: leftovers

Tuesday, September 14, 2010

blackberry-white nectarine jam

A few weeks ago, we went blackberry picking with a friend. We didn't have a tremendous amount of time, so our berry haul was slightly small, but the berries were at the perfect height of ripeness. I had planned to make Blackberry-Apricot Jam, but we were a little past apricot season here. There were some lovely white nectarines, though, so I used them instead. I also halved the recipe to accommodate my slightly smaller quantity of berries.

Using a food-mill (this is the one I got) to make the blackberry puree was surprisingly fast and easy. I am basically in love with the food mill now, and pretty much want to use it for everything.

blackberry-white nectarine jam

  • 2 C nectarine puree
  • 2 C blackberry pulp
  • 2 C sugar
  • 1/2 tsp cinnamon
  • 1/2 lemon, zested and juiced
  • 1 packet liquid pectin (half a box)
In a large saucepan, combine fruit and sugar. Bring to a boil over medium-high heat, watching and stirring to avoid boiling over. Add cinnamon and lemon zest/juice and stir some more. After the mixture begins to thicken (perhaps 5-10 minutes longer), add the pectin and allow to boild vigorously for at least five more minutes.

Process in a boiling water bath canner for 10 minutes.
yield: 5 half-pint jars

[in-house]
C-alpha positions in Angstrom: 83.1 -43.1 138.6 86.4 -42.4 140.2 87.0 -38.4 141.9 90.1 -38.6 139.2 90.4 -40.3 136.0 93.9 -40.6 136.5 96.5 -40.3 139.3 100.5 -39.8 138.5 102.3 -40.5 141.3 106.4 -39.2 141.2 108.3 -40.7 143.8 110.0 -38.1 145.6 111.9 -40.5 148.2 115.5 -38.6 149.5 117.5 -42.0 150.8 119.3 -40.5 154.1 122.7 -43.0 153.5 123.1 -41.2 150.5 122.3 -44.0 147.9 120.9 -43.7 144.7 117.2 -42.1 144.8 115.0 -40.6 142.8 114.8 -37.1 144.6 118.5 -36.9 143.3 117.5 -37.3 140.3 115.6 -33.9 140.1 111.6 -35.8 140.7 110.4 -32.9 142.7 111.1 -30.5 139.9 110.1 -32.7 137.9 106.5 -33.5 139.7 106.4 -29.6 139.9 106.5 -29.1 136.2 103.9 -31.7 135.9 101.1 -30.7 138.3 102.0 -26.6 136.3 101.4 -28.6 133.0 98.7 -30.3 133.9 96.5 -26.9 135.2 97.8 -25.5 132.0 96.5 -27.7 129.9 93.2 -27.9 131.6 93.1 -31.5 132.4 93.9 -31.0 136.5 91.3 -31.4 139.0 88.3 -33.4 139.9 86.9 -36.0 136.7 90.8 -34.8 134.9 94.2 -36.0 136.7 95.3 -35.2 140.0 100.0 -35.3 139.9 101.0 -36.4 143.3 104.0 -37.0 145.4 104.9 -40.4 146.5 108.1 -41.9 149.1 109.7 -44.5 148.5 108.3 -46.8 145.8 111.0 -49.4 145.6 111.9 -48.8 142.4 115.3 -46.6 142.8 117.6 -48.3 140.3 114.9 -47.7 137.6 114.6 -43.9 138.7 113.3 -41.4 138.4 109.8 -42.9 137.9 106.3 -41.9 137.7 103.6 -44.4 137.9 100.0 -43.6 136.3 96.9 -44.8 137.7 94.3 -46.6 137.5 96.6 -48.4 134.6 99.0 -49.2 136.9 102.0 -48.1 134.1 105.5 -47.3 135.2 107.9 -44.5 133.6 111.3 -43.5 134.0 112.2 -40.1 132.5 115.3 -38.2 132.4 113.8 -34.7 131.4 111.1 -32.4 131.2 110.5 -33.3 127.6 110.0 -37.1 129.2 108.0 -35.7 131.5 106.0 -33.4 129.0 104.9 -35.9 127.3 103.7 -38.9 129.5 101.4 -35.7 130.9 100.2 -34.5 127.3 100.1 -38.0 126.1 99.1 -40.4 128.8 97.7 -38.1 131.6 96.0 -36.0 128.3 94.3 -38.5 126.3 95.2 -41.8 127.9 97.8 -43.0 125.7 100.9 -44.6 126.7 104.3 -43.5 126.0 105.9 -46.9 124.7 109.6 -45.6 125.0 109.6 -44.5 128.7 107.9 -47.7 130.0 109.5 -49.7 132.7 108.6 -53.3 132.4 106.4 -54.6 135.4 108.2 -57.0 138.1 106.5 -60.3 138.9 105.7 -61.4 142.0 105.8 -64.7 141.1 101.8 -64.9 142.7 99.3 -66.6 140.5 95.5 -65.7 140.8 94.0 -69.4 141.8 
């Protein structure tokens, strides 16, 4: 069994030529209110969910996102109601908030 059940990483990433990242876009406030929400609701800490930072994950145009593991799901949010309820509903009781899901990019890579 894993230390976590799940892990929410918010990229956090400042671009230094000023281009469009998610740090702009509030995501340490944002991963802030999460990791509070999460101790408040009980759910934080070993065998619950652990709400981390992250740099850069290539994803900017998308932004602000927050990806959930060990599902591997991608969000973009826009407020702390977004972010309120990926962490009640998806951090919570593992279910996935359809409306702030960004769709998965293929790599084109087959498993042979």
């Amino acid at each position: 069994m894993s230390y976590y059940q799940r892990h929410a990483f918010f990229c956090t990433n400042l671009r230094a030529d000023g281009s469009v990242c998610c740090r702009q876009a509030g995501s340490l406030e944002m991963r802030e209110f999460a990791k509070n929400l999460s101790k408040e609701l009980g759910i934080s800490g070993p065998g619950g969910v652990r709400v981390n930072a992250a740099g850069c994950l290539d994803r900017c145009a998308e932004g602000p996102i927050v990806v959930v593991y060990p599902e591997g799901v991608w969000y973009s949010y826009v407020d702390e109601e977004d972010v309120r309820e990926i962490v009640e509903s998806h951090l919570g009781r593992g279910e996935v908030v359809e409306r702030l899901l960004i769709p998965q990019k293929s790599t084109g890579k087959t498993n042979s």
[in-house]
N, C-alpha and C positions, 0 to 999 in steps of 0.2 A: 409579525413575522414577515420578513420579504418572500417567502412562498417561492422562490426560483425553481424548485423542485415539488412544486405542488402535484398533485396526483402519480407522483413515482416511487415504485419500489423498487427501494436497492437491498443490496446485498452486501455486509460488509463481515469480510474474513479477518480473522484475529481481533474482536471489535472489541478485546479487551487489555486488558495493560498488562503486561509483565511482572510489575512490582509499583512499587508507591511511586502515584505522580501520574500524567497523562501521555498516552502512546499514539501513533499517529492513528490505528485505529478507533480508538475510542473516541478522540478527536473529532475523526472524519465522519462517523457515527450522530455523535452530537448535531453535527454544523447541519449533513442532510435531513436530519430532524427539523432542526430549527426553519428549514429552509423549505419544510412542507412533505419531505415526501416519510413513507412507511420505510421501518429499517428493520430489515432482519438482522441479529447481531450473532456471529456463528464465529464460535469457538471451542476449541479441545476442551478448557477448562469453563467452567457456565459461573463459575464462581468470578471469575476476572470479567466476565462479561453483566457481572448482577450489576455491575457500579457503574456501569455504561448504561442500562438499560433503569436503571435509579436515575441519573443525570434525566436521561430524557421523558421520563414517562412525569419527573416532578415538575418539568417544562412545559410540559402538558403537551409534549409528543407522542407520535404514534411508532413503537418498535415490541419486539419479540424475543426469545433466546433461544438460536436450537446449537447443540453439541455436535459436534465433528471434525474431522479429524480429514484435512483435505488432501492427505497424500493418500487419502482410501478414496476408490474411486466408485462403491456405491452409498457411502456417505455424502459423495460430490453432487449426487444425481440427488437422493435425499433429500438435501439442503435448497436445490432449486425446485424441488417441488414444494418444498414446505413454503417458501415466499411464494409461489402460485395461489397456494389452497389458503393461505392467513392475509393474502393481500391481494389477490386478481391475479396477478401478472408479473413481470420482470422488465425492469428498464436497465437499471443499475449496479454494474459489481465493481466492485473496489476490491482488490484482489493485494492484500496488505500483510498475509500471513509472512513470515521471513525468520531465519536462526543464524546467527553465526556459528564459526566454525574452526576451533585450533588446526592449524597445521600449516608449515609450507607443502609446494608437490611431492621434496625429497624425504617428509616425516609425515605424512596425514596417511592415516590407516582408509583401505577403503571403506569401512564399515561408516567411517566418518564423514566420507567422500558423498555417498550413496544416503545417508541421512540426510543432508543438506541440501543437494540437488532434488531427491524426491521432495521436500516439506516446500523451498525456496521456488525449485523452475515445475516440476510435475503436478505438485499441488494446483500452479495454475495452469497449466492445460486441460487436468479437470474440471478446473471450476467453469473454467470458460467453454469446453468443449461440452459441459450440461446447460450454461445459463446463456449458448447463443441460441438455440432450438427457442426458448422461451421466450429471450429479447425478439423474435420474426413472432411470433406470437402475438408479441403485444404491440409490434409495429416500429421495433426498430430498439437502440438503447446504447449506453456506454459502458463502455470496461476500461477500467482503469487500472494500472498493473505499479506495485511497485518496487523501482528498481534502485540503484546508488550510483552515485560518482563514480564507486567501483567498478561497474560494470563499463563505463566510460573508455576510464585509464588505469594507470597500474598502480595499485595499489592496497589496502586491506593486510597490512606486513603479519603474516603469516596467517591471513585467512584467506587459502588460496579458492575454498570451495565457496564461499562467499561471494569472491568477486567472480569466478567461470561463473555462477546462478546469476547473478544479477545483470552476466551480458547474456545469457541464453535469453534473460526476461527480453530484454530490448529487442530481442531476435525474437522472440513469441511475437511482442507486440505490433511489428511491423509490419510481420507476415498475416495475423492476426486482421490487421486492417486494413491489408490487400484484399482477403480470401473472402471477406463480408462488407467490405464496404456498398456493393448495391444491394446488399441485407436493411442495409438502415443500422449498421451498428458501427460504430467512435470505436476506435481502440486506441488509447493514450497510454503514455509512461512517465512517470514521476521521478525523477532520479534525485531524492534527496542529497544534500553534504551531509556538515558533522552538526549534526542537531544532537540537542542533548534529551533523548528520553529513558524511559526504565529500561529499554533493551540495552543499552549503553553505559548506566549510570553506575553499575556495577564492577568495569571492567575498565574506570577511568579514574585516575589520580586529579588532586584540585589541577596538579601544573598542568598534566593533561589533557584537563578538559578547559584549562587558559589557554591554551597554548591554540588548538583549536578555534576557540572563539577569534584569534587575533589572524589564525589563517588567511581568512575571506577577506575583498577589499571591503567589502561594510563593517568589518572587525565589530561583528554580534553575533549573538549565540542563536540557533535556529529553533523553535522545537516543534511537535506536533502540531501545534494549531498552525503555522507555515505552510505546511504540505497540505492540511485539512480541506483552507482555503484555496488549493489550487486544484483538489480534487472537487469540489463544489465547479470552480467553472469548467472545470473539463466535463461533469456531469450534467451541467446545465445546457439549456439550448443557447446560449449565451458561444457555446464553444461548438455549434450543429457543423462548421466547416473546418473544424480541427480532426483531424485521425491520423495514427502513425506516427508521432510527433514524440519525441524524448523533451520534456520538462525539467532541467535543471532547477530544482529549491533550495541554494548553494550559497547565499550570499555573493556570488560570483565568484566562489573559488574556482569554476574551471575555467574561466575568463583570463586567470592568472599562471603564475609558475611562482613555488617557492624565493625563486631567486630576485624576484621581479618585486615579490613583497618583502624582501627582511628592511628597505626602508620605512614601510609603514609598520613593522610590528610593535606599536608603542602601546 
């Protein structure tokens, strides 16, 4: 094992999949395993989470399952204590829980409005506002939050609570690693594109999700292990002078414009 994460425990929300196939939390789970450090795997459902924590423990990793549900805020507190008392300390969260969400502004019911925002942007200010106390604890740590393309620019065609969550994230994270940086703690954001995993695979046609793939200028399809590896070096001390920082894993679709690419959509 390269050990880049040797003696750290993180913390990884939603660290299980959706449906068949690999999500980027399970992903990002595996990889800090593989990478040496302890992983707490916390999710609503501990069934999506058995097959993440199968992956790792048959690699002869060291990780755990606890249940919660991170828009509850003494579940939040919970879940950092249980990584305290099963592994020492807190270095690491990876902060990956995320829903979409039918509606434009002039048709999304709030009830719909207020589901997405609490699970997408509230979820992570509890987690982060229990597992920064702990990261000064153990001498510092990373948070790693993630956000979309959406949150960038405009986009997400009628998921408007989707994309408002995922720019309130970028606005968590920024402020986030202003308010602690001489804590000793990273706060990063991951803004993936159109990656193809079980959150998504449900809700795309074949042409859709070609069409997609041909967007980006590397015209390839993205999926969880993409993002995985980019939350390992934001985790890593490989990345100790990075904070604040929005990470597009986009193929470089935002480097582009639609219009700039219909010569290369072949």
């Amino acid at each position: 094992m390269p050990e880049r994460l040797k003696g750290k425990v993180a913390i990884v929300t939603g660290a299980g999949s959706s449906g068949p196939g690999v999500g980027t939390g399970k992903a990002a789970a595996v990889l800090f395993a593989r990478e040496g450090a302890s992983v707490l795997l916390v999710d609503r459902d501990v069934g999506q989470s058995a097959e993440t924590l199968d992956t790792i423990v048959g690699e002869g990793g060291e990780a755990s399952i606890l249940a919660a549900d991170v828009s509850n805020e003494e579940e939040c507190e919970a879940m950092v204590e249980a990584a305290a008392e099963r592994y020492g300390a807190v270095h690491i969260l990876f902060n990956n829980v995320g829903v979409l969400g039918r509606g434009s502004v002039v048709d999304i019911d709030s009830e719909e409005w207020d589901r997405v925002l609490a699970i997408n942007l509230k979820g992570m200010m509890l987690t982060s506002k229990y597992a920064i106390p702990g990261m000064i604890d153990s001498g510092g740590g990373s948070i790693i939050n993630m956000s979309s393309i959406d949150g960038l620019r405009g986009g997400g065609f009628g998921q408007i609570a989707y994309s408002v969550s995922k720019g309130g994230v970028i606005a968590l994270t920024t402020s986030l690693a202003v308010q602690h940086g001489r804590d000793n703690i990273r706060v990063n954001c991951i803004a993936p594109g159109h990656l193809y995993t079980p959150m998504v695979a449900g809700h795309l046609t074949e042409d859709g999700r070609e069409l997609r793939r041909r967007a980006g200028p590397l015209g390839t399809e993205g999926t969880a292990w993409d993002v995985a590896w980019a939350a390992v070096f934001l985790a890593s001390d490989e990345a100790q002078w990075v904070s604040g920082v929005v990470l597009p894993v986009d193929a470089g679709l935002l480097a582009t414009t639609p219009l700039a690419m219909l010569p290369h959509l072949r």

Sunday, September 12, 2010

the best applesauce ever

When Victor and I got married, one of our friends (an extremely eccentric friend...) gave us some frozen applesauce as a wedding gift. It was his mom's homemade applesauce, so bonus points for that, but it was also two years old. We didn't eat it, and we completely didn't understand why he thought it was a reasonable gift. I made some applesauce tonight that almost makes me understand why he felt he was giving us something of such great value.

The "recipe" here is beyond simple and imprecise; I think the important things are getting really excellent apples and using a food mill. We used freshly-picked Gravensteins and my brand-new Oxo food mill (purchased for making a jam that I'll write about very soon). This combination made by far the best applesauce I've ever made or eaten (if I do say so myself). I'm not quite ready to gift it to someone for their wedding, but I no longer think that present was completely insane, either.

Simple Microwave Applesauce
  • some apples (I had about 2 lbs Gravensteins), quartered and cored (NOT peeled)
  • a splash of apple cider vinegar
  • a splash of water
  • a sprinkle of cinnamon (I actually used some pumpkin pie spice mix I had sitting around)
  • a sprinkle of sugar
Combine all ingredients in a microwave-safe bowl and cook on HIGH for 10 minutes, or until very mushy. Run through a food mill. Enjoy!

Wednesday, September 1, 2010

countdown to labor day

I made Marisa's Sweet/Spicy Cucumber Pepper Relish the other day. It's great - as soon as I tried some, I began to imagine glopping it atop a grilled Hebrew National dog - *drool*. (I love all things sweet and vinegary, and believe there should be nearly as much relish as hotdog. These jars won't last long around here!) No changes to the recipe - it is perfect as-is!